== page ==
Clearing the docket

I have a folder filled with half completed blogs.

Some of these blogs are thoughtful, some of them sad, some are simple updates, but all are incomplete.

Since my son was born, my squirting out “content” for the internet isn’t as regular as it used to be. Mostly because I don’t really do internet content much anymore, at least not the quick stuff. I used to attempt to do 2 videos a month and four blogs a month along with whatever podcast guest spots and articles I was writing for Nerd Reactor. Now, most of the stuff I do is development for TV-type stuff and live theatre. I do miss the blog days, and may return to them sometime, but for now, this is what it is and I’d rather develop for TV projects than do a blog about cooking just for the content. Also, my days are taken up with rearing a child, which I’ll get into in a bit. Regardless, most of my unfinished blogs discuss this stuff and I wanted this one to finally clear the months long docket.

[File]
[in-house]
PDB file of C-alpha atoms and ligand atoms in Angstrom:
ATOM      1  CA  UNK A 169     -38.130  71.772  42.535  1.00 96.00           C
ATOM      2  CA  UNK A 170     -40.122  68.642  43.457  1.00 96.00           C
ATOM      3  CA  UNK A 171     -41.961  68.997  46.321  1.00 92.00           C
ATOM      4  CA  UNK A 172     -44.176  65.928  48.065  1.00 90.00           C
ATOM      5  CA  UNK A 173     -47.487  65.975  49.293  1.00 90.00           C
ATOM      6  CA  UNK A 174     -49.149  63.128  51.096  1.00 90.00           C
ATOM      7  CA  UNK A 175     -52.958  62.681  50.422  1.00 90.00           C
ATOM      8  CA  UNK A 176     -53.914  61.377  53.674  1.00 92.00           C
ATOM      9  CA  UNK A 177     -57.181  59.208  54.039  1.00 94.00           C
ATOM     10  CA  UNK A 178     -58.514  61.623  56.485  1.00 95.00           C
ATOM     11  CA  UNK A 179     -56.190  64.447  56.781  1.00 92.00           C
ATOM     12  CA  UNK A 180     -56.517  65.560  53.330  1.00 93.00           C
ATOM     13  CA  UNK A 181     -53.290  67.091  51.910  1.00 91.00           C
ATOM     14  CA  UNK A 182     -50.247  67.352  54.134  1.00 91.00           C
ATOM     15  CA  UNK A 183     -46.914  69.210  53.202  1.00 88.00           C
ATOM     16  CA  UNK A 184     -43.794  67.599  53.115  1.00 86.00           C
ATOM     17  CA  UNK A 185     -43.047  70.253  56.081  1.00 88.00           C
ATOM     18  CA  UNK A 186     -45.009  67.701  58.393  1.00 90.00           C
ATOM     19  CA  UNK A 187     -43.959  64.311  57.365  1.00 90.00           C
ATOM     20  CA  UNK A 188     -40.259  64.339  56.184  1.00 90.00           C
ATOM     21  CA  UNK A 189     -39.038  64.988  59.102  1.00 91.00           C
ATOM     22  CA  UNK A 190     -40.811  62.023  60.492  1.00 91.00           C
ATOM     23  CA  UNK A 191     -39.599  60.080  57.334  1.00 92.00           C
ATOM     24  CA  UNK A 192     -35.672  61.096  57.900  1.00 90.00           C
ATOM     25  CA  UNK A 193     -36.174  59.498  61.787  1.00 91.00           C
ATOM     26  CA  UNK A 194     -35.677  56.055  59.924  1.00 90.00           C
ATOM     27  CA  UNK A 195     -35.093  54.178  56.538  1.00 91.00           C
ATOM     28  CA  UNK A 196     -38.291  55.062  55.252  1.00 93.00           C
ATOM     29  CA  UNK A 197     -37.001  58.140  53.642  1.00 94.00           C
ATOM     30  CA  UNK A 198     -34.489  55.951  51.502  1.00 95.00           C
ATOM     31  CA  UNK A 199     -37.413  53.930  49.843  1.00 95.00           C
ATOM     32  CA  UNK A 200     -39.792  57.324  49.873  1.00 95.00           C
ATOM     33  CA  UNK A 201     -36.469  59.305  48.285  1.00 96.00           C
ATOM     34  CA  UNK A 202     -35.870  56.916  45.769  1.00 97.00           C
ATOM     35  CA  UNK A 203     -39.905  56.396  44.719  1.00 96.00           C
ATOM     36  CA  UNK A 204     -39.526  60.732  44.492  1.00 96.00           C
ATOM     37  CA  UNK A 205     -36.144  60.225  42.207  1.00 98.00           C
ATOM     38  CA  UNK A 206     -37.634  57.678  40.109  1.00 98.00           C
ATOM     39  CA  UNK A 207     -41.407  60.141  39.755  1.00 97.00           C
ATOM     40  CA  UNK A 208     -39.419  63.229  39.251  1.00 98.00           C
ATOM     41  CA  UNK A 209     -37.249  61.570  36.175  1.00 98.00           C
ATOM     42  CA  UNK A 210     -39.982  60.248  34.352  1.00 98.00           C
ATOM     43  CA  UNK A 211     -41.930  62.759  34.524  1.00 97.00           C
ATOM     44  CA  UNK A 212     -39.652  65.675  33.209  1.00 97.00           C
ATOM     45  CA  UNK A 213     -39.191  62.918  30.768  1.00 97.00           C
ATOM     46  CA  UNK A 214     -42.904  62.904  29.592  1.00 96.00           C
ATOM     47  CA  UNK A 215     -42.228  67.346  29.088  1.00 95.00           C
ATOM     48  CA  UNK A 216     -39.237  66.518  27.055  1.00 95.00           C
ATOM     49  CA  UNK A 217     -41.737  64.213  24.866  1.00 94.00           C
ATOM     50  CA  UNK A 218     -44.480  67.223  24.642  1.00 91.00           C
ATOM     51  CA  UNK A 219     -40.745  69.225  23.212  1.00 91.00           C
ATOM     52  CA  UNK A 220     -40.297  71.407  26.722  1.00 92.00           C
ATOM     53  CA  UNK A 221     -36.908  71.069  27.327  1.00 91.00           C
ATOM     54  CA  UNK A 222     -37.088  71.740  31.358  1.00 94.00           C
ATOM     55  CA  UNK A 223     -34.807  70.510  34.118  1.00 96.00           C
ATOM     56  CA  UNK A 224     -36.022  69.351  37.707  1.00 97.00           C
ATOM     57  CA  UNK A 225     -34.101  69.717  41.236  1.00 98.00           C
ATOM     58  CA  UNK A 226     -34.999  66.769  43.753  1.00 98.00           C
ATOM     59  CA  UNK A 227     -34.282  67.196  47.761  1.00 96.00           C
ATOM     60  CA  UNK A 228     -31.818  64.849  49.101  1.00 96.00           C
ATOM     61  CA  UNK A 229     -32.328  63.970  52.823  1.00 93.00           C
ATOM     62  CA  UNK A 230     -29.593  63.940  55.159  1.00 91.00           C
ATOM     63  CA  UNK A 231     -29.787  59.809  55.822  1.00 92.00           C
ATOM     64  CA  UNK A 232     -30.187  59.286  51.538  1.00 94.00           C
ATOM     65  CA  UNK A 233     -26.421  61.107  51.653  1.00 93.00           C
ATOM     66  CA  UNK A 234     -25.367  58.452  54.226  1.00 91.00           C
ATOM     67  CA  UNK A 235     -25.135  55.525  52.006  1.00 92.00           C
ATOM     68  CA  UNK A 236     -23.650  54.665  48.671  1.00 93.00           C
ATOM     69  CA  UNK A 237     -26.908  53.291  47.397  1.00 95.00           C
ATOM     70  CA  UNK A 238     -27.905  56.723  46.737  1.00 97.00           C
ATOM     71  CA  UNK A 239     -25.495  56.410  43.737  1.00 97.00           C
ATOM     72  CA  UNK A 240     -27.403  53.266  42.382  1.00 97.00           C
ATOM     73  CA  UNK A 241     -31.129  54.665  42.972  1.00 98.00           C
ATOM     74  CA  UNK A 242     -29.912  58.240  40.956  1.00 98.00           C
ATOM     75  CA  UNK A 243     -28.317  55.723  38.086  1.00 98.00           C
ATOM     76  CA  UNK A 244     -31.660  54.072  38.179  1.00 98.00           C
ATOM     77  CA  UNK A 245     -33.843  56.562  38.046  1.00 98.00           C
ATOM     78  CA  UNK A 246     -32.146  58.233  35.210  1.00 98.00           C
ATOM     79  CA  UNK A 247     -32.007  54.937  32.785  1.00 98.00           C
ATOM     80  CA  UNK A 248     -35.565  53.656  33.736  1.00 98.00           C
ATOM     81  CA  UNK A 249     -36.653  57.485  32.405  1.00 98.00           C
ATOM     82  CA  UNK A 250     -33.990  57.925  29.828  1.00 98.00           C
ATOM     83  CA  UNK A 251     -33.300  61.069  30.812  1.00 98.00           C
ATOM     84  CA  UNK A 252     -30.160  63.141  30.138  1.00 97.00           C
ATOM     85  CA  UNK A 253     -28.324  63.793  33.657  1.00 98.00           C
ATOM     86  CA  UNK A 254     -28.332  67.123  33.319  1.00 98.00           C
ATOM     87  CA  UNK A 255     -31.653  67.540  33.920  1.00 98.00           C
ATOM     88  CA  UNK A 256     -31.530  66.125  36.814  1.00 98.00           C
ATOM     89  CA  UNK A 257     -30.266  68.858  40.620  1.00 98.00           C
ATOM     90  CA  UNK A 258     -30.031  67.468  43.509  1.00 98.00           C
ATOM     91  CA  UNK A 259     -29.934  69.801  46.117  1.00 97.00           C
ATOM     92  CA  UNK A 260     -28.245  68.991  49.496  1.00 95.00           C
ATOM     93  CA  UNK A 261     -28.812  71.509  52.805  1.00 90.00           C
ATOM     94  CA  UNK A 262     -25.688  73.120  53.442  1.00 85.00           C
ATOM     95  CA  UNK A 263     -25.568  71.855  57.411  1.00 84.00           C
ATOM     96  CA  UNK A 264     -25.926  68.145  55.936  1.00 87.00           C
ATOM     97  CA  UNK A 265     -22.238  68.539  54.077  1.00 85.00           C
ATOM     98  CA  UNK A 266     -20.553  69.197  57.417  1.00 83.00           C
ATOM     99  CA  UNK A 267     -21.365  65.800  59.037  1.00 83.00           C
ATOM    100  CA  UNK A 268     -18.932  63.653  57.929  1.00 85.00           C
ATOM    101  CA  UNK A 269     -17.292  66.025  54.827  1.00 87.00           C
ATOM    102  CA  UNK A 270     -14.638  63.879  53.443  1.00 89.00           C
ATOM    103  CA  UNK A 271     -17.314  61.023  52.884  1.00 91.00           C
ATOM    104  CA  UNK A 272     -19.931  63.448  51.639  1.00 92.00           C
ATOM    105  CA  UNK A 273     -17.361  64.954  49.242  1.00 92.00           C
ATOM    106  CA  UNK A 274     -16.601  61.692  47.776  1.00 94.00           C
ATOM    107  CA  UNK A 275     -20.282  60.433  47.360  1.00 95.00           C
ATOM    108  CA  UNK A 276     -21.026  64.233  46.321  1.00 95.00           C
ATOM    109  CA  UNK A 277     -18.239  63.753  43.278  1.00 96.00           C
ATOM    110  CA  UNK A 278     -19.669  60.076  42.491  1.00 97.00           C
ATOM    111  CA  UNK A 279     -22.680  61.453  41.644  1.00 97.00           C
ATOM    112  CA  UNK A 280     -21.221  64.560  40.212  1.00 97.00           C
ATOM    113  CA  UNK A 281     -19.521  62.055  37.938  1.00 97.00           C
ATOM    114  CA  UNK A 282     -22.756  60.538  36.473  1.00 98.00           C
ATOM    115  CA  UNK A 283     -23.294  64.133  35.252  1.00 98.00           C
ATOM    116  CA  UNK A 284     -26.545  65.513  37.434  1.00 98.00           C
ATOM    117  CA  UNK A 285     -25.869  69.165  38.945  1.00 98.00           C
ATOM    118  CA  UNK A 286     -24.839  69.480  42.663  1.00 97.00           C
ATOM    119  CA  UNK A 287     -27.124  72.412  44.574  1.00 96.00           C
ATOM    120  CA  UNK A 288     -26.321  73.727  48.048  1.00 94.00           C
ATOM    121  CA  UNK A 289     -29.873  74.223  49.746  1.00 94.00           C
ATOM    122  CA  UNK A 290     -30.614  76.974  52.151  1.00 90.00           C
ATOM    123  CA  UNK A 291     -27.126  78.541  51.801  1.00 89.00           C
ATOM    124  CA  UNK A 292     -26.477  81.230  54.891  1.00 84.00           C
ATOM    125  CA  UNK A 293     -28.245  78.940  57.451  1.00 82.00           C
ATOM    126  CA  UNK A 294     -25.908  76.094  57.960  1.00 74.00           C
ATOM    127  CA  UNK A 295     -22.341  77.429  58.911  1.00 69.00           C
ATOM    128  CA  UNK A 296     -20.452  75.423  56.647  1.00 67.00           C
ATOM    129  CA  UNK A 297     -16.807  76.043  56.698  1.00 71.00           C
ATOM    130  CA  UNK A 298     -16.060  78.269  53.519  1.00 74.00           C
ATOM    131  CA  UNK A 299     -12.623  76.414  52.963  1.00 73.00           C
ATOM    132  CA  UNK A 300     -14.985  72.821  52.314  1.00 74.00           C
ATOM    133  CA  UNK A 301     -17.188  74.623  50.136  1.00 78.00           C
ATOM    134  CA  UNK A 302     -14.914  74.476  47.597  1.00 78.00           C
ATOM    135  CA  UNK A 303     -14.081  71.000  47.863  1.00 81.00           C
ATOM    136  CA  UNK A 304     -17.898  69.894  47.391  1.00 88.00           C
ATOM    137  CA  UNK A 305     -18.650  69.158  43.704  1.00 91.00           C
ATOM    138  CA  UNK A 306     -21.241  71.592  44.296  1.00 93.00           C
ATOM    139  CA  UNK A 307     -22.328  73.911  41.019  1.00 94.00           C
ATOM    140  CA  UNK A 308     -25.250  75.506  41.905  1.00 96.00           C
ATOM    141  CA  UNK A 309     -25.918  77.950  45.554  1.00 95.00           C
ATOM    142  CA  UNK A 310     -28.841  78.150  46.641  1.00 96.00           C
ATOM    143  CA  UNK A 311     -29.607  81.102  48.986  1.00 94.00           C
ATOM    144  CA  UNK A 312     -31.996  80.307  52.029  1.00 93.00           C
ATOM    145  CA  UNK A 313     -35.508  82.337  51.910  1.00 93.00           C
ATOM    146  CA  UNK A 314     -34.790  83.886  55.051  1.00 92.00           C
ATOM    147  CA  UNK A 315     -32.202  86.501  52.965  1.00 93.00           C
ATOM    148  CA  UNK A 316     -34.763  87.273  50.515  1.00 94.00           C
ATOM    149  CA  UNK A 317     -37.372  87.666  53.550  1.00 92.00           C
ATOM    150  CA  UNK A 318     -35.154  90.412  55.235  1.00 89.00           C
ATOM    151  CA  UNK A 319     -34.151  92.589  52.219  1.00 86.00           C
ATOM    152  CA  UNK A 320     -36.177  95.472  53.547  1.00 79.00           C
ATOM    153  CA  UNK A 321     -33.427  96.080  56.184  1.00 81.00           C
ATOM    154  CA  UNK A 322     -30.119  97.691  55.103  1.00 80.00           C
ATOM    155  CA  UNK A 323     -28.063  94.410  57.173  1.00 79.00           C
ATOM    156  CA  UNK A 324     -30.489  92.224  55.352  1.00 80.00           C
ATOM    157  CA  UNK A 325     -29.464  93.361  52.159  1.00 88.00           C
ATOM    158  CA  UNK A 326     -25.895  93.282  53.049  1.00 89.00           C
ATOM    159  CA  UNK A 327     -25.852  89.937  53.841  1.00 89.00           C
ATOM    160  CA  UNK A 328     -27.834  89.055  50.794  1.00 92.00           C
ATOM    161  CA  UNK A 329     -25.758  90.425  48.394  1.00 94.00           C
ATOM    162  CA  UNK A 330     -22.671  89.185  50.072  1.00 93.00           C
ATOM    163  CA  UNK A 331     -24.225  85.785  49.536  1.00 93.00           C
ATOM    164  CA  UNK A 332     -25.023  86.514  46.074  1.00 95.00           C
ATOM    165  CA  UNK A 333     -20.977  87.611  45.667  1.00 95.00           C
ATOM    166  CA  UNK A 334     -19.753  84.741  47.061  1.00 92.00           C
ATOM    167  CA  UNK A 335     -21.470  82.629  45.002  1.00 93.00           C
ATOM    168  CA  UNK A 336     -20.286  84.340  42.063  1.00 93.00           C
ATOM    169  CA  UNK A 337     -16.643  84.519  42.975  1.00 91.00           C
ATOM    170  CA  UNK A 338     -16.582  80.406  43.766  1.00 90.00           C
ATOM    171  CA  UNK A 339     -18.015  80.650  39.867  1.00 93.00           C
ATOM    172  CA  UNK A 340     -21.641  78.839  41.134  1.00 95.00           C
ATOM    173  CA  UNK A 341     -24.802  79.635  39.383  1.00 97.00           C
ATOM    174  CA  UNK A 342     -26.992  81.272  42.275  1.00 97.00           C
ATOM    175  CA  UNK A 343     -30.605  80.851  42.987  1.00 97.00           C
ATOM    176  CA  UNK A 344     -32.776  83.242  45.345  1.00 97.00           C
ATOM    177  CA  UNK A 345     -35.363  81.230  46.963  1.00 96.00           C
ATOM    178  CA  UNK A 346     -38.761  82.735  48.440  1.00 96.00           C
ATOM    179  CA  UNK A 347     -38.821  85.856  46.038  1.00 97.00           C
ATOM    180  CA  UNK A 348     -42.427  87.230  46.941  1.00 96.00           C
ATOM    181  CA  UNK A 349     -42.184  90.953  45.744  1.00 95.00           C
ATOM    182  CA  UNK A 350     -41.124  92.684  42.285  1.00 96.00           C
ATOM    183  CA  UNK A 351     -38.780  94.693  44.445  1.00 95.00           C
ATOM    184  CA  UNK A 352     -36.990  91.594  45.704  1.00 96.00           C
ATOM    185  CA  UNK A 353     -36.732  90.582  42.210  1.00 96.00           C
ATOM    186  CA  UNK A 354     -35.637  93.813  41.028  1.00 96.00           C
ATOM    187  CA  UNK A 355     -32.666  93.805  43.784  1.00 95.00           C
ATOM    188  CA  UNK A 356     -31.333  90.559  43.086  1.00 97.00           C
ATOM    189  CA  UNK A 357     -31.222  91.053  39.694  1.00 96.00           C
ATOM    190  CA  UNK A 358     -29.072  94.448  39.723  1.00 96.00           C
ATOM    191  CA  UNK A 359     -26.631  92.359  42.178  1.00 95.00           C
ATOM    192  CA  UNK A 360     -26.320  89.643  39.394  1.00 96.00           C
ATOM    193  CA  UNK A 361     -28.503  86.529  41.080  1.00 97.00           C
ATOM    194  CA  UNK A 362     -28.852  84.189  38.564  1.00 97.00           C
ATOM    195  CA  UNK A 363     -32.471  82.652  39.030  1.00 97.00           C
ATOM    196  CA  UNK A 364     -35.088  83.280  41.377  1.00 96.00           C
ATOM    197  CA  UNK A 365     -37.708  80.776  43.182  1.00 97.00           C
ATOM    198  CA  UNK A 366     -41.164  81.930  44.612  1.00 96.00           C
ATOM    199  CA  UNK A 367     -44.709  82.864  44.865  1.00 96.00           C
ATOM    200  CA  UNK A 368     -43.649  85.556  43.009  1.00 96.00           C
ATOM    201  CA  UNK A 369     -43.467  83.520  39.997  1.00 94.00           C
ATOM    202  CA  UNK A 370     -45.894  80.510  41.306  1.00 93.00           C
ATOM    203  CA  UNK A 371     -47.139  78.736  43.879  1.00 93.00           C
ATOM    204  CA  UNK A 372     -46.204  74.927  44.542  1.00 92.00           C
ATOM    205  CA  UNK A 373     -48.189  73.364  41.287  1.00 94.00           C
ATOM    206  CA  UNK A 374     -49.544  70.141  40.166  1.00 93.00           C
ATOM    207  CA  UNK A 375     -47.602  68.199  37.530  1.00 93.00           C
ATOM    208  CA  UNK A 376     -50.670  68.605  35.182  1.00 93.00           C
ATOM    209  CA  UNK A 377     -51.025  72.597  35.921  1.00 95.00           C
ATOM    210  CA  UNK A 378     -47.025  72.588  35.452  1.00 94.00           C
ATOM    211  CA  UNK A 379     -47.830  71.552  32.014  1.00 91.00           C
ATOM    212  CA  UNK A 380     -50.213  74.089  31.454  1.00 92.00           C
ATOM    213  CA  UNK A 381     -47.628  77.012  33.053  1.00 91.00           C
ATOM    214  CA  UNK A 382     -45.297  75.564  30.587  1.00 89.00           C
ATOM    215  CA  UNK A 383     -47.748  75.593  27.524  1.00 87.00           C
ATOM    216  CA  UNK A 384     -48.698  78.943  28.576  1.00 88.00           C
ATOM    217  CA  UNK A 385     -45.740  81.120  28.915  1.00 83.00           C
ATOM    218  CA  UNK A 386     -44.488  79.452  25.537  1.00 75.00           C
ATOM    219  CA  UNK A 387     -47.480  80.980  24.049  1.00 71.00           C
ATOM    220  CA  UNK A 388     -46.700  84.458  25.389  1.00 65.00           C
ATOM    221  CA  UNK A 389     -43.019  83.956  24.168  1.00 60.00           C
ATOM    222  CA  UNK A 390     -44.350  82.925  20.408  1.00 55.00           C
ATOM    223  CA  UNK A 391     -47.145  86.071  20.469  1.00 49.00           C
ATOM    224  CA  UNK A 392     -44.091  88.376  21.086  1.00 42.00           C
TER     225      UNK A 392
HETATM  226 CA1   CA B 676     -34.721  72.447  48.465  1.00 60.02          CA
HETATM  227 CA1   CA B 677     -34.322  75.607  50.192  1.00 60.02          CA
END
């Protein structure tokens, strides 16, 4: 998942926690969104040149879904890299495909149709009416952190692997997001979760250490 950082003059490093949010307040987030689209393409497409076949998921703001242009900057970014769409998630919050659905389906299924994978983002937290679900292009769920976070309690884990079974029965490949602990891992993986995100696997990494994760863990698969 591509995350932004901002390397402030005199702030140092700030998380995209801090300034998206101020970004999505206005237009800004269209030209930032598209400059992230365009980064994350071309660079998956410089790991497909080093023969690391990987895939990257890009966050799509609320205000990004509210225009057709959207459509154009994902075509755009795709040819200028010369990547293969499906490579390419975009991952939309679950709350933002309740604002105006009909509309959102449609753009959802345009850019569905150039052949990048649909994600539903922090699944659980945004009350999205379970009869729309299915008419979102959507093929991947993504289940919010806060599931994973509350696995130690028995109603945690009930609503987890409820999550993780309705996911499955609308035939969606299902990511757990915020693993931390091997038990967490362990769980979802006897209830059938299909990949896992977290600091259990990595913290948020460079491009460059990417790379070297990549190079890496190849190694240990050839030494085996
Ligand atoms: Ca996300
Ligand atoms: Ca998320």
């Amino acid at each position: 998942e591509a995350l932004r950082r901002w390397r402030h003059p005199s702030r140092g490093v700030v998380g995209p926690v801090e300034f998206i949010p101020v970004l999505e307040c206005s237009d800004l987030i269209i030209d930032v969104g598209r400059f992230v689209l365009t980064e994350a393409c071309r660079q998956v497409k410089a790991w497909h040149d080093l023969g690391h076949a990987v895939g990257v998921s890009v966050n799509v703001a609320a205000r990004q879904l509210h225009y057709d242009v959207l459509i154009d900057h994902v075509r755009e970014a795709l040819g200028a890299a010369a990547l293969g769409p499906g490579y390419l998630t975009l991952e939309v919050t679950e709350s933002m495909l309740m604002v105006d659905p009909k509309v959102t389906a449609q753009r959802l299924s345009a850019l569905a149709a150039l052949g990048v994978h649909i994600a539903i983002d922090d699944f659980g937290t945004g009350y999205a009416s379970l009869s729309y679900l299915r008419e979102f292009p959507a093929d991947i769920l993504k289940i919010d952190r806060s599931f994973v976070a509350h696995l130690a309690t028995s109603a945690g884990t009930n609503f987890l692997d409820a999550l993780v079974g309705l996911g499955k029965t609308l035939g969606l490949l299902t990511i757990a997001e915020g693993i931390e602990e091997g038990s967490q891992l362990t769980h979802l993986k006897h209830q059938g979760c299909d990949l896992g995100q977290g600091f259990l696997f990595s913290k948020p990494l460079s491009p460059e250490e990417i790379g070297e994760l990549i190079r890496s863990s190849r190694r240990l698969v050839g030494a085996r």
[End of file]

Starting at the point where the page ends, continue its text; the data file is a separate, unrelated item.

Here we go…

For the past several months, I have been working on the summer edition of the live radio theatre I do called House of Shadows. This one is set in the 1950s and includes four stories instead of the three we normally do. I have been excited about doing a 50s themed show since the last HoS ended and as I write this, on the eve of the performance, I am eager to see everyone’s reaction to it.

This will also be the first show not solely written by my sister and I. Writer, podcaster and bon vivant, Gabe Llannas has contributed a piece inspired by the EC horror comics of the 1950s. Seriously, it is a glorious tale filled with nasty people dying to get what’s coming to them! …See what I did there?